Macy's Ignores Govt. Subpoena For CRM Records In Lead-Tainted Necklace Criminal Case

Macy's, accused by the Los Angeles District Attorney's Office of selling lead-tainted necklaces, has taken a confrontational—and controversial—stance: It is refusing to share its CRM databases with the government, even if it means that consumers and children who are at risk of lead poisoning can't be contacted.

Macy's has declined to comment on the situation—other than an E-mail to reporters saying that it won't comment—so the only version of events is coming from the D.A.'s office, which says that Macy's has provided no explanation whatsoever. This leaves open the question of whether Macy's is refusing to turn the files over for legal—or other—reasons or if it simply cannot access and thereby produce such records, for technological and logistical reasons.

But Los Angeles Deputy District Attorney Daniel Wright said he is leaning more toward the "won't" as opposed to the "can't" theory, at least for some of the requested records. "It's aggravating," Wright said. "It's inexplicable to me."

Wright said he can understand how the retailer might not know the names and addresses of those who used cash to buy the necklaces that were made in China and imported a California business. But those who used a Macy's card or even another credit card should be easy to identify through computer records, Wright said.

Wright said he was forced in January to obtain a subpoena compelling Macy's to reveal the customer information. The company hasn't responded and a discovery hearing is scheduled for April 7.

The question of using CRM data for product recalls is hardly without precedent. When Costco and other retailers learned in January they'd sold food products containing tainted peanut butter, they went out of their way to use CRM information to identify people who bought the products and issue them alerts. They even placed phone calls.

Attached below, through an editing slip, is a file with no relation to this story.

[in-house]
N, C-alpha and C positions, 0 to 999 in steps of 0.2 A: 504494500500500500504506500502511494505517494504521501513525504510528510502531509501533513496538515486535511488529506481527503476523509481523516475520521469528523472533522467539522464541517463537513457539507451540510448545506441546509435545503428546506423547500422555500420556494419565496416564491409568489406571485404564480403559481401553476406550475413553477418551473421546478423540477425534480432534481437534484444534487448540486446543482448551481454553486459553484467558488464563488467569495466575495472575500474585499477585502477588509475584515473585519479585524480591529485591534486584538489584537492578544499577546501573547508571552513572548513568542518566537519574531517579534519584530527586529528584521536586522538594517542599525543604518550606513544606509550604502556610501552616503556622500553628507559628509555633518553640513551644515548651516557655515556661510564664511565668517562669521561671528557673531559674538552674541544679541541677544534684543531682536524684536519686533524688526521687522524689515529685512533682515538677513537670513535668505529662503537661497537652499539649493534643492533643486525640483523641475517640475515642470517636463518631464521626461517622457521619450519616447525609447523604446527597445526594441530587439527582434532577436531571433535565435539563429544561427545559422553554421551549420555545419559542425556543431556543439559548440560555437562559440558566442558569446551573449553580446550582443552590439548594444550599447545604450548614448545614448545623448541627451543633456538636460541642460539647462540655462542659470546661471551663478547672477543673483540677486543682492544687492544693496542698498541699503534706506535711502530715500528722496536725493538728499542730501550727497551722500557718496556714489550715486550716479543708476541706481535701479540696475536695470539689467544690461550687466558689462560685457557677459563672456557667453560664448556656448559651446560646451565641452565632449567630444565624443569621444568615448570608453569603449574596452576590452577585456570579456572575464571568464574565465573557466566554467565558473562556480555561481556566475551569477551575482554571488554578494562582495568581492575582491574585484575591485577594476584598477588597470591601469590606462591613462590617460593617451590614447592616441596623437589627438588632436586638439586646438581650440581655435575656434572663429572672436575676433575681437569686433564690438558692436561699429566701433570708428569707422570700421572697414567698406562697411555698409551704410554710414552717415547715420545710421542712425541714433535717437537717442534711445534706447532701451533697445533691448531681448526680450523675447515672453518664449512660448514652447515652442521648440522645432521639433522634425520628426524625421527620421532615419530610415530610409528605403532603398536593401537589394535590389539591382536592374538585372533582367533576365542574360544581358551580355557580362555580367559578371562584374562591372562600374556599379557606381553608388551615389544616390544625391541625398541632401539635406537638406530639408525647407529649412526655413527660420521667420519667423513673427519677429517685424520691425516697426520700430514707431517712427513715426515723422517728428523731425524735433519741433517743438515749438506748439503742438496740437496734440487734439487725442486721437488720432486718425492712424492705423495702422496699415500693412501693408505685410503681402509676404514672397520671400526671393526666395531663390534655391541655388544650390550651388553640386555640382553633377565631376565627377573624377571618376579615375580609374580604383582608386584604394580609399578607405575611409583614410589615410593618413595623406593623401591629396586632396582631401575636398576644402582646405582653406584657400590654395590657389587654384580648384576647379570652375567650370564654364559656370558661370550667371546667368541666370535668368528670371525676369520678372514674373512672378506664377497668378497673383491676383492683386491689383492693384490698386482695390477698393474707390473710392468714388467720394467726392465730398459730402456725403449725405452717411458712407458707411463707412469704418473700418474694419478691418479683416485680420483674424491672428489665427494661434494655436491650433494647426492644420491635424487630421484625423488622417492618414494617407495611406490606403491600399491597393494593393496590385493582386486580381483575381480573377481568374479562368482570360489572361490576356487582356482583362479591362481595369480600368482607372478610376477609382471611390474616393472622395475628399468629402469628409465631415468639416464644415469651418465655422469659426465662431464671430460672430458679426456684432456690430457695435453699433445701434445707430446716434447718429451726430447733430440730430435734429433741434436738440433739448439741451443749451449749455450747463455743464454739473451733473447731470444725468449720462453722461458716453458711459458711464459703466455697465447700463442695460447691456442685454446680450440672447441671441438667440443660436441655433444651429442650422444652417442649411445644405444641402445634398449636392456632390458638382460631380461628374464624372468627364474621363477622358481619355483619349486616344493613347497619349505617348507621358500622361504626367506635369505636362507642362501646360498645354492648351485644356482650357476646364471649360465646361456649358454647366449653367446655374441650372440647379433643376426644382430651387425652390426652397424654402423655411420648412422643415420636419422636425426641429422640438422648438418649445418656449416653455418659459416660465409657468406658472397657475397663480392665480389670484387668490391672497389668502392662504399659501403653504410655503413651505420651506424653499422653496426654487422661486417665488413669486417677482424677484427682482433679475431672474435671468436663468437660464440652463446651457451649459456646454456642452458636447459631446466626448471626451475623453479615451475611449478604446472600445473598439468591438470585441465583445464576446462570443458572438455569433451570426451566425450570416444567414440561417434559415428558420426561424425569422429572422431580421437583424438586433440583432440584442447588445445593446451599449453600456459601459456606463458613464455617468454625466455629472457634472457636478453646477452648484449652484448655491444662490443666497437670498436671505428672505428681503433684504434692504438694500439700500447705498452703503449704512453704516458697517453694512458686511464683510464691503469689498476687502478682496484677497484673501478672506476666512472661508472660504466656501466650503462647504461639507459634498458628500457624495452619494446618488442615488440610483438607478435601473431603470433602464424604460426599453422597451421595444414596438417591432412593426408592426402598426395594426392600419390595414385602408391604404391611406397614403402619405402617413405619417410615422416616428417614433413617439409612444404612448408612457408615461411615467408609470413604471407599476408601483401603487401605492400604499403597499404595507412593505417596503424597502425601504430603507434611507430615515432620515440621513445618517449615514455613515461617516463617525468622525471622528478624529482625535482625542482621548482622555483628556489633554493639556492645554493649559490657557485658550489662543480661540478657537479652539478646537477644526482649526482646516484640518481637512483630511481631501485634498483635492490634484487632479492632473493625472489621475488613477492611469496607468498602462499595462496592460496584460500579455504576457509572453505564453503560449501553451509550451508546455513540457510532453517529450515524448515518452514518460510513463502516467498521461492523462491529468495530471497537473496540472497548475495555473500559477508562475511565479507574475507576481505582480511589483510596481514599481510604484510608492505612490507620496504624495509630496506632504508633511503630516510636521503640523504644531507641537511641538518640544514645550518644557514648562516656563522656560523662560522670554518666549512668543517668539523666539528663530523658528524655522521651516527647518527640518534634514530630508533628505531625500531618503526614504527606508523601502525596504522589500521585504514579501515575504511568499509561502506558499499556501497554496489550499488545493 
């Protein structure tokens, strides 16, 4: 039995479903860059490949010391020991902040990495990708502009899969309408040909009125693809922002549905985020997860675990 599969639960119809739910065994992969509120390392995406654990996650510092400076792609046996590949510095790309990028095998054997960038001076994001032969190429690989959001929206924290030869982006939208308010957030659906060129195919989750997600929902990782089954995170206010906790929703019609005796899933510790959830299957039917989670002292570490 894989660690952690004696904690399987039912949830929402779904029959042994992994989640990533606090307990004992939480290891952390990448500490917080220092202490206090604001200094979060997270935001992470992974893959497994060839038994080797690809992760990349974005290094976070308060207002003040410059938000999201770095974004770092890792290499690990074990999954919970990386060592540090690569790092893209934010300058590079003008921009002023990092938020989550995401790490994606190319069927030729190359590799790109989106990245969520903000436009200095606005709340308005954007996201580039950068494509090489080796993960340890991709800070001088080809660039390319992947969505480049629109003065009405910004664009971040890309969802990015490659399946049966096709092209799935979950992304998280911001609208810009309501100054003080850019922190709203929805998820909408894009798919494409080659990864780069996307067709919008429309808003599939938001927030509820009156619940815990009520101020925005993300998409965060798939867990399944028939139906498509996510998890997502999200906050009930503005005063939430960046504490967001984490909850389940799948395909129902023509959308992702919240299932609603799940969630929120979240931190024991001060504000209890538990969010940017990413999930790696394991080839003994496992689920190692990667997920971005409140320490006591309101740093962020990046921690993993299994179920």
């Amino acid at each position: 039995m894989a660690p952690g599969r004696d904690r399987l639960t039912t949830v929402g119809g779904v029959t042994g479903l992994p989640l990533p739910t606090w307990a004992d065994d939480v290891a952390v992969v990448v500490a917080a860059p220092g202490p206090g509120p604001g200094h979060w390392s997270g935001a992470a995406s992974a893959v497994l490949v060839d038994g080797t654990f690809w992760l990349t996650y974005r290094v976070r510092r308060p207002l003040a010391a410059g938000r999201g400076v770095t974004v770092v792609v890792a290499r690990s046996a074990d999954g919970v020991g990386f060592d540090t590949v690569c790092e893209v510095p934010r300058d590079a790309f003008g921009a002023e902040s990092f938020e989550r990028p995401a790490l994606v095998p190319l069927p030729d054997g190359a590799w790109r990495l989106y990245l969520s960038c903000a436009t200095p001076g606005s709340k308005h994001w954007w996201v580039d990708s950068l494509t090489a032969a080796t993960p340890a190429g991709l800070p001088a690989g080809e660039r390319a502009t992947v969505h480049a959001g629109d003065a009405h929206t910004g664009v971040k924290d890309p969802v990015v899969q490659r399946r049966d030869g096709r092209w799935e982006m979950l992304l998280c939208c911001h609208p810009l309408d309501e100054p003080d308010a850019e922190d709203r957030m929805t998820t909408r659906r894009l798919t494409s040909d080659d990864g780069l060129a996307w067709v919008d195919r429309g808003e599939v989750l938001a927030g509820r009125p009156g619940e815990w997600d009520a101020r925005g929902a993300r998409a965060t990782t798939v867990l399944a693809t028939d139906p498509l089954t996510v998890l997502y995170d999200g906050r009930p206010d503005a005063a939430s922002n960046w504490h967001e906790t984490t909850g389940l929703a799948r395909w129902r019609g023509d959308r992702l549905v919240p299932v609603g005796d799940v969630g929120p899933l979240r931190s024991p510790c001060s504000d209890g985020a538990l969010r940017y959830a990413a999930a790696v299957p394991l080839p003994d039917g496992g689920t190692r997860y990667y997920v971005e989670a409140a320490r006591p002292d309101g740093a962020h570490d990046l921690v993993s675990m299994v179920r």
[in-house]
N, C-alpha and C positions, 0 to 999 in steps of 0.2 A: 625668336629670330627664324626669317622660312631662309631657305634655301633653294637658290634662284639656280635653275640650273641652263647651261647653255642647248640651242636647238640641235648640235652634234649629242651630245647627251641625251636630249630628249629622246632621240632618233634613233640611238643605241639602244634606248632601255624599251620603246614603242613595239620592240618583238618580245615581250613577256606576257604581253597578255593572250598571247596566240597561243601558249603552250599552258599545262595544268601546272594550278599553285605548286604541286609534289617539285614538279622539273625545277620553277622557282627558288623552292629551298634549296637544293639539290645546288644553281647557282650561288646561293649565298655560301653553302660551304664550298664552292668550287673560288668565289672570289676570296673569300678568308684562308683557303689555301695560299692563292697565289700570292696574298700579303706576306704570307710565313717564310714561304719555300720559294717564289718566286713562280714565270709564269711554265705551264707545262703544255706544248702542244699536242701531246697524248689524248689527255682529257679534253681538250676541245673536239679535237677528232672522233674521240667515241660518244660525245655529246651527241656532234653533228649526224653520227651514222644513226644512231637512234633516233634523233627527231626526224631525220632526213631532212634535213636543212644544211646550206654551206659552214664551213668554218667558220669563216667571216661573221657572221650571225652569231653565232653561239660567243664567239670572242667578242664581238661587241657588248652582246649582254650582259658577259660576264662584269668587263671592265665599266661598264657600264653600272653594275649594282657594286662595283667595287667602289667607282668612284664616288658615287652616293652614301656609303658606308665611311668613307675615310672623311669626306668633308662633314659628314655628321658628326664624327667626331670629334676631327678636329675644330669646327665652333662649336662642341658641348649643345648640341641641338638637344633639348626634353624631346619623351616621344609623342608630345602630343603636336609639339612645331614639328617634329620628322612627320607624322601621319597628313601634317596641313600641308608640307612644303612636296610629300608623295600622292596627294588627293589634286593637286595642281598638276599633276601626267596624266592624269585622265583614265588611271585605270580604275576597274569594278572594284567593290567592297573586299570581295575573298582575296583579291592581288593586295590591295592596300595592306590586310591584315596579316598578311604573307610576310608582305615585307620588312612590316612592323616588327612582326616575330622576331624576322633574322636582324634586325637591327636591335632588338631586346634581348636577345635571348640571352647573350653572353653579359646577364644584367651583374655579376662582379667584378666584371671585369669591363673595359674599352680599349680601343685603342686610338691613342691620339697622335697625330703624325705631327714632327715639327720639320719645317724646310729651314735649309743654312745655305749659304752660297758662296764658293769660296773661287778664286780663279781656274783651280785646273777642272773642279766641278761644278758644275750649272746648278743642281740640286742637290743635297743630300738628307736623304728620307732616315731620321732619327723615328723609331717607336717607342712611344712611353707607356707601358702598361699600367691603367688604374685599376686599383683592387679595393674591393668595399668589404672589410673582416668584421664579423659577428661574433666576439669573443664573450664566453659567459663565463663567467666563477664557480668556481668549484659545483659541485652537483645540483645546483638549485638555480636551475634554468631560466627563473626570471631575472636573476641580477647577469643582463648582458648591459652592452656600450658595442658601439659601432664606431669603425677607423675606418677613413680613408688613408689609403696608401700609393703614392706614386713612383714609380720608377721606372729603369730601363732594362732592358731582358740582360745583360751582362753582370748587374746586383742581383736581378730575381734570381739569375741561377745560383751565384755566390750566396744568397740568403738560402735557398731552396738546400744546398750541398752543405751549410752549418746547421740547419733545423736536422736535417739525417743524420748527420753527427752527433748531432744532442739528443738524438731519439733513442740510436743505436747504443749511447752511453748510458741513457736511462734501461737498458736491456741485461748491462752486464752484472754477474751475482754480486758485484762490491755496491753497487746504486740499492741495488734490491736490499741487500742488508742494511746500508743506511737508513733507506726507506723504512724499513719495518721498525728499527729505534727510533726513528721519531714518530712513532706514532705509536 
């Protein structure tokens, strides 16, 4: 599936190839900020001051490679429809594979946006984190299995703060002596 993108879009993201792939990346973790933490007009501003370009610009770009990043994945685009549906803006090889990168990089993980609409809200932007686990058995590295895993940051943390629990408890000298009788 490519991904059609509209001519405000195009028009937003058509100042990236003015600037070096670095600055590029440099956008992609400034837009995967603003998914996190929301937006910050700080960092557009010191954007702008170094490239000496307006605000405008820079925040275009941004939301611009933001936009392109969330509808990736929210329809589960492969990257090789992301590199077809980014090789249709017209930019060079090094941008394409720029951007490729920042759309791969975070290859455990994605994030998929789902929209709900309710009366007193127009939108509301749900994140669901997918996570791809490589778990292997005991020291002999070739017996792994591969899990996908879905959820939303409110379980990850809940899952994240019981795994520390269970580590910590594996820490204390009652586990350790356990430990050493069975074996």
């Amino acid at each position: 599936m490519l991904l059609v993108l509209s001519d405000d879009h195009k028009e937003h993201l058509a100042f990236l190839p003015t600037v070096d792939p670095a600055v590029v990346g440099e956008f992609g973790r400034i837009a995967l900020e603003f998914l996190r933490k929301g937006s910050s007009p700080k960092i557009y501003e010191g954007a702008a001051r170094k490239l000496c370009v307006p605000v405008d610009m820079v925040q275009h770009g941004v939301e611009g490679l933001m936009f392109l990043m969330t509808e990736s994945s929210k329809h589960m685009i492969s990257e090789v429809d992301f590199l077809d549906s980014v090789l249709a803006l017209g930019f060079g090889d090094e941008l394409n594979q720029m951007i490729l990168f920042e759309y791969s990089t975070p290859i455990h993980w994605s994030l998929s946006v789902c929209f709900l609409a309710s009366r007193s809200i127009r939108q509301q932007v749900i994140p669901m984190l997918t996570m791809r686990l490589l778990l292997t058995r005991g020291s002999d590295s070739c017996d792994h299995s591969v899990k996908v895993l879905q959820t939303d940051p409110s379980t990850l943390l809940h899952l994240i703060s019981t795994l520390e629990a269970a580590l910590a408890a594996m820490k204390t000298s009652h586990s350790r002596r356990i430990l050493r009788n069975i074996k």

The peanut butter case and the lead-tainted jewelry case are, of course, significantly different in that Macy's is facing criminal charges alleging it falsely advertised the necklaces as being "lead nickel free." Once a crime is asserted, even — as is the case here — if it's just a misdemeanor, a company tends to go into "admit nothing" mode. Nevertheless, Macy's will be hard-pressed to defend its stubbornness in either the world of public opinion or on a more "corporate citizen" ethical basis.

Macy's isn't explaining itself. "Given this is a matter in litigation, we have no comment to make," was the most Macy's spokesman Jim Sluzewski was willing to say.

Wright said his office wants the names of those who bought the products mainly so that they can be warned. He noted that Pecoware, the Chino-based company that imported the jewelry from China, has been much more cooperative than has Macy's even though it, too, faces fines if convicted. A voluntary recall of the necklaces, in which buyers were urged to contact Pecoware for a refund, was issued in February by the U.S. Consumer Product Safety Commission.

Officials said that, between January 2006 and November 2007, about 2,900 of the necklaces were sold and they contend Macy's sold more than any other retailer.

Wright said Macy's has offered no explanation to him for its refusal to cooperate. However, he said he doesn't think the company is keeping quiet due to fear of violating the privacy rights of its customers. "I don't think it has anything to do with that," said the prosecutor. "I just think they don't want to give out the information because they are afraid they are going to be sued by the people who bought the products. They never explained it. I've been asking for it for so long. I know they must know something like names, addresses and phone numbers."

Wright said he asked Macy's to notify the customers first, before providing the information to his office. "I know every product has a SKU code and people have to be billed if they buy it with credit card although the cash sales are impossible to track. I also know that a large number were purchased with Macy's cards and they would be extremely easy to track."

Wright said litigants in civil cases often have the right to refuse revealing customer information. However, that shield does not apply in California to criminal matters. He noted Macy's, as of Tuesday, April 1, hadn't even filed a motion to quash the subpoena and he's hoping the company will bring the information to the April 7 hearing.